We consider robust network design problems where the set of feasible demands may be given by an arbitrary polytope or convex body more generally. This model, introduced by Ben-Ameur and Kerivin (2003), generalizes the well studied virtual private network (VPN) problem. Most research in this area has focused on finding constant factor approximations for specific polytope of demands, such as the class of hose matrices used in the definition of VPN. As pointed out in Chekuri (2007), however, the general problem was only known to be APX-hard (based on a reduction from the Steiner tree problem). We show that the general robust design is hard to approximate to within logarithmic factors. We establish this by showing a general reduction of buy-at-bulk network design to the robust network design problem. In the second part of the paper, we introduce a natural generalization of the VPN problem. In this model, the set of feasible demands is determined by a tree with edge capacities; a demand matrix is feasible if it can be routed on the tree. We give a constant factor approximation algorithm for this problem that achieves factor 8 in general, and 2 for the case where the tree has unit capacities.

The VPN Conjecture is true

Navin Goyal, Neil Olver and Bruce Shepherd
Journal of the ACM, 60(3), 2013. Conference version: STOC 2008

We consider the following network design problem. We are  given an undirected graph $G=(V,E)$ with edges costs $c(e)$ and a set of terminal nodes $W$. A hose demand matrix for $W$ is any symmetric matrix $[D_{ij}]$ such that for each $i$, $\sum_{j \neq i} D_{ij} \leq 1$. We must compute the minimum cost edge capacities that are able to support the oblivious routing of every hose matrix in the network. An oblivious routing template, in this context, is a simple path $P_{ij}$ for each pair $i,j \in W$. Given such a template, if we are to route a demand matrix $D$, then for each $i,j$ we send $D_{ij}$ units of flow along each $P_{ij}$. Fingerhut et al. (1997) and Gupta et al. (2001) obtained a $2$-approximation for this problem, using a solution template in the form of a tree. It has been widely asked and subsequently conjectured that this solution actually results in the optimal capacity for the single path VPN design problem; this has become known as the VPN conjecture.

The conjecture has previously been proven for some restricted classes of graphs (Hurkens et al. 2005, Grandoni et al. 2007, Fiorini et al. 2007). Our main theorem establishes that this conjecture is true in general graphs. This proves that the single path VPN problem is solvable in polynomial time. We also show that the multipath version of the conjecture is false.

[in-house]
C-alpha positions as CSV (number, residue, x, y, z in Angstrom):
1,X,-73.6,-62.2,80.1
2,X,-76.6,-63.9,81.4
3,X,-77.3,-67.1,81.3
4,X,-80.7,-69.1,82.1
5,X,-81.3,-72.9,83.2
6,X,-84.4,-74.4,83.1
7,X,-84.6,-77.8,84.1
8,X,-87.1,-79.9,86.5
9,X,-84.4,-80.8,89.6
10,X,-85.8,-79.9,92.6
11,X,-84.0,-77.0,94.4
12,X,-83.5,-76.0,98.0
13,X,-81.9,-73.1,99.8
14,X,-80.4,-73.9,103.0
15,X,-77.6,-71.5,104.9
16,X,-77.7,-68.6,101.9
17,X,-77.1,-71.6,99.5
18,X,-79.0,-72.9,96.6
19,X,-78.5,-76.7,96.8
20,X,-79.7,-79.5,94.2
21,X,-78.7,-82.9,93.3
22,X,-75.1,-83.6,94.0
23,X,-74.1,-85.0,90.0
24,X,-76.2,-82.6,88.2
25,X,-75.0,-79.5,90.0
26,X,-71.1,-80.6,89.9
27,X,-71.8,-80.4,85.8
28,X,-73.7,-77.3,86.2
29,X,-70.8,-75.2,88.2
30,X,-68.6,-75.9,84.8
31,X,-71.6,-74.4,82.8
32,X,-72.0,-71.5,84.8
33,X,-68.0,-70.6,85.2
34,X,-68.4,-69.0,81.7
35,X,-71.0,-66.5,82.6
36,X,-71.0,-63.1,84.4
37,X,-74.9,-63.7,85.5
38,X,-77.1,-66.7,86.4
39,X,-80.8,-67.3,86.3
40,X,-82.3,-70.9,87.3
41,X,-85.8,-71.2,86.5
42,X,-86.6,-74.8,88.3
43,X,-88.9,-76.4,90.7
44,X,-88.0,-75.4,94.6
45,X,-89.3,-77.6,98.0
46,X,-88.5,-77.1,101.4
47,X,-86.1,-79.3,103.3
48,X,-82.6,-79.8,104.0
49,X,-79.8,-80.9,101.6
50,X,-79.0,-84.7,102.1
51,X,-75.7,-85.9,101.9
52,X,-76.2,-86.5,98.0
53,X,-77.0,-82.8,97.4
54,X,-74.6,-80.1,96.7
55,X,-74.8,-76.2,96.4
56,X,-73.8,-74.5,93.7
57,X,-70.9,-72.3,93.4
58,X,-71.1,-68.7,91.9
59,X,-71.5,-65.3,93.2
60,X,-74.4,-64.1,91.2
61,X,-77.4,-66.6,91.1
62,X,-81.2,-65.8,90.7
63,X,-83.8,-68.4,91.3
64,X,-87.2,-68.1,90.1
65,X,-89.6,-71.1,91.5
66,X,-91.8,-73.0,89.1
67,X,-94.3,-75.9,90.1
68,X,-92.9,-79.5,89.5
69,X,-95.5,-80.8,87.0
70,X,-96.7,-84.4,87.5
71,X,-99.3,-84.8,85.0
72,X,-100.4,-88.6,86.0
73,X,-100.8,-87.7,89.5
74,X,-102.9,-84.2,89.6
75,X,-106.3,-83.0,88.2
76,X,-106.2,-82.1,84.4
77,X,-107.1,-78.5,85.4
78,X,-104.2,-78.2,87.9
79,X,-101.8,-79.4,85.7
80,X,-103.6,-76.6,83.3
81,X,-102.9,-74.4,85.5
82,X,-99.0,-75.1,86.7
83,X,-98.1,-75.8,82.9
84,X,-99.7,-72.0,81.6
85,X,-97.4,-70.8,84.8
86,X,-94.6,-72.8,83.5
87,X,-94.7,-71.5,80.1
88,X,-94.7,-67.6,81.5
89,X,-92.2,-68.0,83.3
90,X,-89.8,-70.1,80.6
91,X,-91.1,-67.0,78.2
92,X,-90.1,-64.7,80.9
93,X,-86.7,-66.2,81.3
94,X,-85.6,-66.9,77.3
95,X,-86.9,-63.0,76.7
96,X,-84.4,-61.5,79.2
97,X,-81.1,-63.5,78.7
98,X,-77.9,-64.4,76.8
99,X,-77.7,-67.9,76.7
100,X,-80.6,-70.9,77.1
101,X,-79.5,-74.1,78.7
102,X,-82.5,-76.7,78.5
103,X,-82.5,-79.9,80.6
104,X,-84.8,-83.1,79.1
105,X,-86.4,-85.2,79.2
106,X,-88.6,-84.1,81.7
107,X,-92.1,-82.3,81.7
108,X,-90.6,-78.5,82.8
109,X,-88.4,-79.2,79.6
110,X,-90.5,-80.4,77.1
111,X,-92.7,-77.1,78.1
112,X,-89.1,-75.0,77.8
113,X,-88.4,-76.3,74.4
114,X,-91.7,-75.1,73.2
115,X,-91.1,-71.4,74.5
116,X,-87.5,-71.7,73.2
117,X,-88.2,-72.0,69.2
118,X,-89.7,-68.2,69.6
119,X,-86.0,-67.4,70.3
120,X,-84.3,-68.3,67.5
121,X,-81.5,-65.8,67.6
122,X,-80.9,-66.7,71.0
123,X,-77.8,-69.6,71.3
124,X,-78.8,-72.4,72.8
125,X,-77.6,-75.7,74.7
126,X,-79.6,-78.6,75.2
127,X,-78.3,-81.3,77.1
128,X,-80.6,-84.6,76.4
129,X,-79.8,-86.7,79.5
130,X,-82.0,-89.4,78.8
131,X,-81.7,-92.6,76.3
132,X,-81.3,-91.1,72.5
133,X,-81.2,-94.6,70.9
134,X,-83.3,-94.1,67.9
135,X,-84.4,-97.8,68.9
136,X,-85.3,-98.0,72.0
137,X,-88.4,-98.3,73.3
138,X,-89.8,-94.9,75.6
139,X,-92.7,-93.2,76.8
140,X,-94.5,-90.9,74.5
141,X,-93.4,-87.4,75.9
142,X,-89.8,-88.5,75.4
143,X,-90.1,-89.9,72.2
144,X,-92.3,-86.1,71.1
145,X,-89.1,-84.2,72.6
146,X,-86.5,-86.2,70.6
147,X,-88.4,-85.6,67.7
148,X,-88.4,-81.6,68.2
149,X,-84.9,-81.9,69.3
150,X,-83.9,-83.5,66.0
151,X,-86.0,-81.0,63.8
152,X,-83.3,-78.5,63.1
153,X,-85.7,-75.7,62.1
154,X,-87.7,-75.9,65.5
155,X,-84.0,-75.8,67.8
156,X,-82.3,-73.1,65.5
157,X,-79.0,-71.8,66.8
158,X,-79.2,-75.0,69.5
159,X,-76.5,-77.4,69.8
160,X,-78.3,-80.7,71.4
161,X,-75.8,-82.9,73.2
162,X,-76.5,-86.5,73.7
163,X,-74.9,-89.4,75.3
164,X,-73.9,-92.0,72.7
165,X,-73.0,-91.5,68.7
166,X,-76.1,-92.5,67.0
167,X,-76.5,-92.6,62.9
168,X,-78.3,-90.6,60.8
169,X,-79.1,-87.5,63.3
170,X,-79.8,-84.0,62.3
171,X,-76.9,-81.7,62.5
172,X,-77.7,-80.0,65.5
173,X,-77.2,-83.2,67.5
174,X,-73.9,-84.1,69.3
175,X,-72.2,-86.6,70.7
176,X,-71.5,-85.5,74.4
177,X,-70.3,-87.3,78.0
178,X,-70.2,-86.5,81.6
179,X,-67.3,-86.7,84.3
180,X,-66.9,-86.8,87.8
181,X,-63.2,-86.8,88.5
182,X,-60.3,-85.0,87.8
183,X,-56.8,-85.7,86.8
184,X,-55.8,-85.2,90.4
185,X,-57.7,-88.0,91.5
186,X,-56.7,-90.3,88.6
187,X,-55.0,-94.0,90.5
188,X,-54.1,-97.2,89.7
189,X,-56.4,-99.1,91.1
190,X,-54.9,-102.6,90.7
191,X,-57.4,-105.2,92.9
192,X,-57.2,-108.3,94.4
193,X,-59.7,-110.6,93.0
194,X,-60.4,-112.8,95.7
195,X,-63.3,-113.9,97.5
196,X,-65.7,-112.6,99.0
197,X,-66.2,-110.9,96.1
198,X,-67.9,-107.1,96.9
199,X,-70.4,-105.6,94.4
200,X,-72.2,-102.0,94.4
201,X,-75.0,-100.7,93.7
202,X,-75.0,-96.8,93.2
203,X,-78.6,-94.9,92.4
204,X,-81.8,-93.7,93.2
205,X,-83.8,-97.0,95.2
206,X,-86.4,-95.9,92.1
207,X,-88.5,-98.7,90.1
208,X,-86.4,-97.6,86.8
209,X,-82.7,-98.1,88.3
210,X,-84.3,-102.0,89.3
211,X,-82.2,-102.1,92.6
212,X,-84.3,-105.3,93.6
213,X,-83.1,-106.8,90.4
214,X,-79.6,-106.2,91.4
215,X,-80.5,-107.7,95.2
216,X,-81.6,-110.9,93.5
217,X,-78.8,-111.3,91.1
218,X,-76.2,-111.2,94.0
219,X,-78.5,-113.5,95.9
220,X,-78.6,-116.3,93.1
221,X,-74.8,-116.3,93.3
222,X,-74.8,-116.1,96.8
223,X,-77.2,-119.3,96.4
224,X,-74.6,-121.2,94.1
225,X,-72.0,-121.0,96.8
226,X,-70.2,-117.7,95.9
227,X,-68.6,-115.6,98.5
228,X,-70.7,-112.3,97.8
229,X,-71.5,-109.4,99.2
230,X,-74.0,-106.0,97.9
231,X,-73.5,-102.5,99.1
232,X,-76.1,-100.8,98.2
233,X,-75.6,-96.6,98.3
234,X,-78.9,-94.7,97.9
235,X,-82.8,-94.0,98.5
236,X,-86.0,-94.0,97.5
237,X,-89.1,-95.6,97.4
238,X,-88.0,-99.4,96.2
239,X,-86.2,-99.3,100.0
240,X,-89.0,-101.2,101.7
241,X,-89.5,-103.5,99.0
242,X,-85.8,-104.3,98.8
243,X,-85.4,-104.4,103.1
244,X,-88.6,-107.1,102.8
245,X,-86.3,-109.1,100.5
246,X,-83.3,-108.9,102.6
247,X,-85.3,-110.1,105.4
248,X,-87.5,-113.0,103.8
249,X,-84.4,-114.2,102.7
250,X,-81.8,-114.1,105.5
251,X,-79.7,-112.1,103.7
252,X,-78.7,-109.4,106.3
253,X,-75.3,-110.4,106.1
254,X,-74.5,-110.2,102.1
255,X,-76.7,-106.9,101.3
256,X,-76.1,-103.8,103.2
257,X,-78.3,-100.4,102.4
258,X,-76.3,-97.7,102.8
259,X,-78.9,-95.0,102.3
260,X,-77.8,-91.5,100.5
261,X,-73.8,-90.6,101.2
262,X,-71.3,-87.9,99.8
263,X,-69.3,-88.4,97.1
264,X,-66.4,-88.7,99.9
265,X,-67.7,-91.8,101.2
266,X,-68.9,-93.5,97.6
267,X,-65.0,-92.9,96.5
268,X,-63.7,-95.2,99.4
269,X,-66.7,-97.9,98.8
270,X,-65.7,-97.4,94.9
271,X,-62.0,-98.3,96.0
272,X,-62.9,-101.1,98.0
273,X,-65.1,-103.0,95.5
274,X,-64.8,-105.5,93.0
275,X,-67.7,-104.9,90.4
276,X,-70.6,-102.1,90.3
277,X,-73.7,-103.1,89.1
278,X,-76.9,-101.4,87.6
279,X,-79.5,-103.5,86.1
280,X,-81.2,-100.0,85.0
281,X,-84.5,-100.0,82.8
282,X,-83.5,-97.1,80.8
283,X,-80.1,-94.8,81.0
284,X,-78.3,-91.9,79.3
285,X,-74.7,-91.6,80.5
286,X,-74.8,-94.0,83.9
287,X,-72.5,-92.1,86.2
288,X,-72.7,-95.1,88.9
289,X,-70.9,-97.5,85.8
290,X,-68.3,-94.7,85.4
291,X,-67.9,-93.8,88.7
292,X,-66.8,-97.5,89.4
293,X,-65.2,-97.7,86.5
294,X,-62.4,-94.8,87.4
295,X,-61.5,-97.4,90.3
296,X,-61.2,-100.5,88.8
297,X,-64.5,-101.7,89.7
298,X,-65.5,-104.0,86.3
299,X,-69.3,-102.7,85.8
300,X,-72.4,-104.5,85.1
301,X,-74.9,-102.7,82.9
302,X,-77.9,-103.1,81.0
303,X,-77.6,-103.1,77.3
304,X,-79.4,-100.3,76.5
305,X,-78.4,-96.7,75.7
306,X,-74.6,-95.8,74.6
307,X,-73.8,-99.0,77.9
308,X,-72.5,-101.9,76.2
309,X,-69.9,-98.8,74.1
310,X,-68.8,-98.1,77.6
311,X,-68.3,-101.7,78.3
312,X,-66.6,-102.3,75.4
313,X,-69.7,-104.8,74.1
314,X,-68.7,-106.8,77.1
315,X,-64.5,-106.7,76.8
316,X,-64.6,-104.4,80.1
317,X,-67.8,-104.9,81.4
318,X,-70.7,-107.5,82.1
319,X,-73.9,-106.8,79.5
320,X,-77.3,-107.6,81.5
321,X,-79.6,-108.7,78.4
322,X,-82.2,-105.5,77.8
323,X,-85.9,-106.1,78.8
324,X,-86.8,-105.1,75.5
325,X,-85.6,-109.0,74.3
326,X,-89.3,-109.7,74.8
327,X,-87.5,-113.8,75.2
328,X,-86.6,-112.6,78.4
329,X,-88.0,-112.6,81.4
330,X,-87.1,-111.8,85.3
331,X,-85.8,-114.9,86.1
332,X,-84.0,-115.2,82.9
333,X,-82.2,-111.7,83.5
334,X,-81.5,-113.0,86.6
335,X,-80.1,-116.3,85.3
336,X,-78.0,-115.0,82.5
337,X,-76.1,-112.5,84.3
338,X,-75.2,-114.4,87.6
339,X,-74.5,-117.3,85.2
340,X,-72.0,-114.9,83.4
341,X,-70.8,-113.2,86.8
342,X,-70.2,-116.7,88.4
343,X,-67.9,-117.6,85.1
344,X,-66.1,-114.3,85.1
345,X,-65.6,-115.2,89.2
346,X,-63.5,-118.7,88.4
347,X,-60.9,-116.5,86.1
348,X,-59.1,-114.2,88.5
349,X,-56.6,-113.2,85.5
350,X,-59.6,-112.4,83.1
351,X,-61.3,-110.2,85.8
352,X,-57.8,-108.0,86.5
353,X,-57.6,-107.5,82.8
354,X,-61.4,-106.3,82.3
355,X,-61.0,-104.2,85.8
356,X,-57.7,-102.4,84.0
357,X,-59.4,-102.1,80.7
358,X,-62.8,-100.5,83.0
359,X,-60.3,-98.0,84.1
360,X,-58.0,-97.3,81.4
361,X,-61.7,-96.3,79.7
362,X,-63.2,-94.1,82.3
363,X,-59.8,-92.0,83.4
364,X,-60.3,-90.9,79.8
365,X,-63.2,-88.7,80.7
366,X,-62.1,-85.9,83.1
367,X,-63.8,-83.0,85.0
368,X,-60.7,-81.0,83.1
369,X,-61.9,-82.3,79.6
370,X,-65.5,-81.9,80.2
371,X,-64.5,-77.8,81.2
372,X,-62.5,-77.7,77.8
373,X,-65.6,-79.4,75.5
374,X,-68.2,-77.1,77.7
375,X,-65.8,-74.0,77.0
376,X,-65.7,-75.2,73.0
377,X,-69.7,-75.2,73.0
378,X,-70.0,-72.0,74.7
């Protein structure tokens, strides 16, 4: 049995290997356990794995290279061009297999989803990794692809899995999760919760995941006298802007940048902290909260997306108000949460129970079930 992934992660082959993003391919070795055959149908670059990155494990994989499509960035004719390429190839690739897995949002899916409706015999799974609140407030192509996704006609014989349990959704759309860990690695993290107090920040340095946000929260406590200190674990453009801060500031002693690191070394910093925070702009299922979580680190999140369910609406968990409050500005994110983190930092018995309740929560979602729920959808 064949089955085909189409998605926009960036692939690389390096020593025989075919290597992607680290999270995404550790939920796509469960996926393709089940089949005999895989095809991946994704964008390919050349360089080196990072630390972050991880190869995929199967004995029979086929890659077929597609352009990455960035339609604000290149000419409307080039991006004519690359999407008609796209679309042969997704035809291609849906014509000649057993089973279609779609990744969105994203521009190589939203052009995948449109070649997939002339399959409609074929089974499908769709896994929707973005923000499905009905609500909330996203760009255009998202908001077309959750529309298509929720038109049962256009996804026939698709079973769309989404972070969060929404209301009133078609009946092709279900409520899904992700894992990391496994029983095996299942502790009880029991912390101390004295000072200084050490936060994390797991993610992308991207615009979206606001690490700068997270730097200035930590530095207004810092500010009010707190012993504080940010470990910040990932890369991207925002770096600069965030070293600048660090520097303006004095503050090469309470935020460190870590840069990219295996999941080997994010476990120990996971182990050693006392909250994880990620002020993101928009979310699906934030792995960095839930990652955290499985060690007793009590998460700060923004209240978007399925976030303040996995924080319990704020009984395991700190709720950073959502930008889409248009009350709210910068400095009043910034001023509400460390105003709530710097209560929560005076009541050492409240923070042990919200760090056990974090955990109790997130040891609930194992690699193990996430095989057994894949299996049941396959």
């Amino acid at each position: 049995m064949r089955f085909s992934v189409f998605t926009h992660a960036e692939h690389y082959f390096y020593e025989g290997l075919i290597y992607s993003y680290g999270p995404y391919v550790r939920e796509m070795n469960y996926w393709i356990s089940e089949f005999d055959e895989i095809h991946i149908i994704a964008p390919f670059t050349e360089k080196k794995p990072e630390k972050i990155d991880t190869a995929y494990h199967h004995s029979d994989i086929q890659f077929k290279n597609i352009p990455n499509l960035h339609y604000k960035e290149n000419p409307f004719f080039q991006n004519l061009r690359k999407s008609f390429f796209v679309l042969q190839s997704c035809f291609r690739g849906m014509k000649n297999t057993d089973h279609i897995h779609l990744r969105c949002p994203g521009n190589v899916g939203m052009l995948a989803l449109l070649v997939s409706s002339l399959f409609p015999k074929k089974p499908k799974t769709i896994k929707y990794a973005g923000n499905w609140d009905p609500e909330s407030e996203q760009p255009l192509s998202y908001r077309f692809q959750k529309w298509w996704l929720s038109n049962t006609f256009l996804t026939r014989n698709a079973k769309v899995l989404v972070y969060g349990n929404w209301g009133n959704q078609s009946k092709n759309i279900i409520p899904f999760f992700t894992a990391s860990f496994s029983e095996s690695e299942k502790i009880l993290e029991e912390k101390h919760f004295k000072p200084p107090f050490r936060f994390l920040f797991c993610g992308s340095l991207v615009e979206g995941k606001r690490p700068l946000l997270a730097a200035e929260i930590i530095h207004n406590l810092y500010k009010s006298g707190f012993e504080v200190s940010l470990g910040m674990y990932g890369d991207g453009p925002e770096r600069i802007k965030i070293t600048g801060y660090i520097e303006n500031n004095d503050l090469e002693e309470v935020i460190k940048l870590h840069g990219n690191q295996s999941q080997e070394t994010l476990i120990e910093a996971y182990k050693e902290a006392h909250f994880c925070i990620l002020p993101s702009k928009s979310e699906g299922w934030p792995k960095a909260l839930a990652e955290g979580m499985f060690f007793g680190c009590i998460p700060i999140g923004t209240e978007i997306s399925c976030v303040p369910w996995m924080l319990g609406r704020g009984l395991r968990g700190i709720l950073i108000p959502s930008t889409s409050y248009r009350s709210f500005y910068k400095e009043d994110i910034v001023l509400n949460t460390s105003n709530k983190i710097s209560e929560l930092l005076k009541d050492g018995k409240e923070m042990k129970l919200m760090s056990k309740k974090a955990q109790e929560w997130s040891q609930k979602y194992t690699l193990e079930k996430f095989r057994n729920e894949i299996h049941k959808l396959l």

On Explosions in Heavy-tailed Branching Random Walks

Omid Amini, Luc Devroye, Simon Griffiths and Neil Olver
Annals of Probability 41(3B):1864-1899, 2013

Consider a branching random walk on $\mathbb{R}$, with offspring distribution $Z$ and nonnegative displacement distribution W. We say that explosion occurs if an infinite number of particles may be found within a finite distance of the origin. In this paper, we investigate this phenomenon when the offspring distribution $Z$ is heavy-tailed. Under an appropriate condition, we are able to characterize the pairs $(Z, W)$ for which explosion occurs, by demonstrating the equivalence of explosion with a seemingly much weaker event: that the sum over generations of the minimum displacement in each generation is finite. Furthermore, we demonstrate that our condition on the tail is best possible for this equivalence to occur. We also investigate, under additional smoothness assumptions, the behavior of $M_n$, the position of the particle in generation $n$ closest to the origin, when explosion does not occur (and hence $\lim_{n\rightarrow\infty}M_n=\infty$).

Chain-constrained spanning trees

Neil Olver and Rico Zenklusen
IPCO 2013 (conditionally accepted to Math. Programming)

We consider the problem of finding a spanning tree satisfying a family of additional constraints. Several settings have been considered previously, the most famous being the problem of finding a spanning tree with degree constraints. Since the problem is hard, the goal is typically to find a spanning tree that violates the constraints as little as possible.

Iterative rounding became the tool of choice for constrained spanning tree problems. However, iterative rounding approaches are very hard to adapt to settings where an edge can be part of a super-constant number of constraints. We consider a natural constrained spanning tree problem of this type, namely where upper bounds are imposed on a family of cuts forming a chain. Our approach reduces the problem to a family of independent matroid intersection problems, leading to a spanning tree that violates each constraint by a factor of at most 9.